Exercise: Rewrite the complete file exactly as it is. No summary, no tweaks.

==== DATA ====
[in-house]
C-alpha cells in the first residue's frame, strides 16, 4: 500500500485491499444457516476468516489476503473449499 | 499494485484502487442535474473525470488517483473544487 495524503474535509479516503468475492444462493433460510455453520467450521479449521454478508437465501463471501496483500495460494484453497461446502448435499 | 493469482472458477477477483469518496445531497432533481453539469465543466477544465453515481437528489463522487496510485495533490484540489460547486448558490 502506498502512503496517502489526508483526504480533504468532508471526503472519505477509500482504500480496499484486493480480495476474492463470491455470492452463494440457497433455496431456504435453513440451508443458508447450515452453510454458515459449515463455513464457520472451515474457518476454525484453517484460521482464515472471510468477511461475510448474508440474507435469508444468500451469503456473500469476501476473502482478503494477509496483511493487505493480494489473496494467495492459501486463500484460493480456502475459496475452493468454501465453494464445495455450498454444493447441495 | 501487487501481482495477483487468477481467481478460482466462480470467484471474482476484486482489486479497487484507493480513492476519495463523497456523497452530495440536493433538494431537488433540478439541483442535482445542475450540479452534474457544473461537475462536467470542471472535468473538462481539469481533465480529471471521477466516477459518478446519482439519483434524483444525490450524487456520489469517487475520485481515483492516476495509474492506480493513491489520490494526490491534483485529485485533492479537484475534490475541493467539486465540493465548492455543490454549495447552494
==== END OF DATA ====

[in-house]
C-alpha cells in the first residue's frame, strides 16, 4: 500500500485491499444457516476468516489476503473449499 | 499494485484502487442535474473525470488517483473544487 495524503474535509479516503468475492444462493433460510455453520467450521479449521454478508437465501463471501496483500495460494484453497461446502448435499 | 493469482472458477477477483469518496445531497432533481453539469465543466477544465453515481437528489463522487496510485495533490484540489460547486448558490 502506498502512503496517502489526508483526504480533504468532508471526503472519505477509500482504500480496499484486493480480495476474492463470491455470492452463494440457497433455496431456504435453513440451508443458508447450515452453510454458515459449515463455513464457520472451515474457518476454525484453517484460521482464515472471510468477511461475510448474508440474507435469508444468500451469503456473500469476501476473502482478503494477509496483511493487505493480494489473496494467495492459501486463500484460493480456502475459496475452493468454501465453494464445495455450498454444493447441495 | 501487487501481482495477483487468477481467481478460482466462480470467484471474482476484486482489486479497487484507493480513492476519495463523497456523497452530495440536493433538494431537488433540478439541483442535482445542475450540479452534474457544473461537475462536467470542471472535468473538462481539469481533465480529471471521477466516477459518478446519482439519483434524483444525490450524487456520489469517487475520485481515483492516476495509474492506480493513491489520490494526490491534483485529485485533492479537484475534490475541493467539486465540493465548492455543490454549495447552494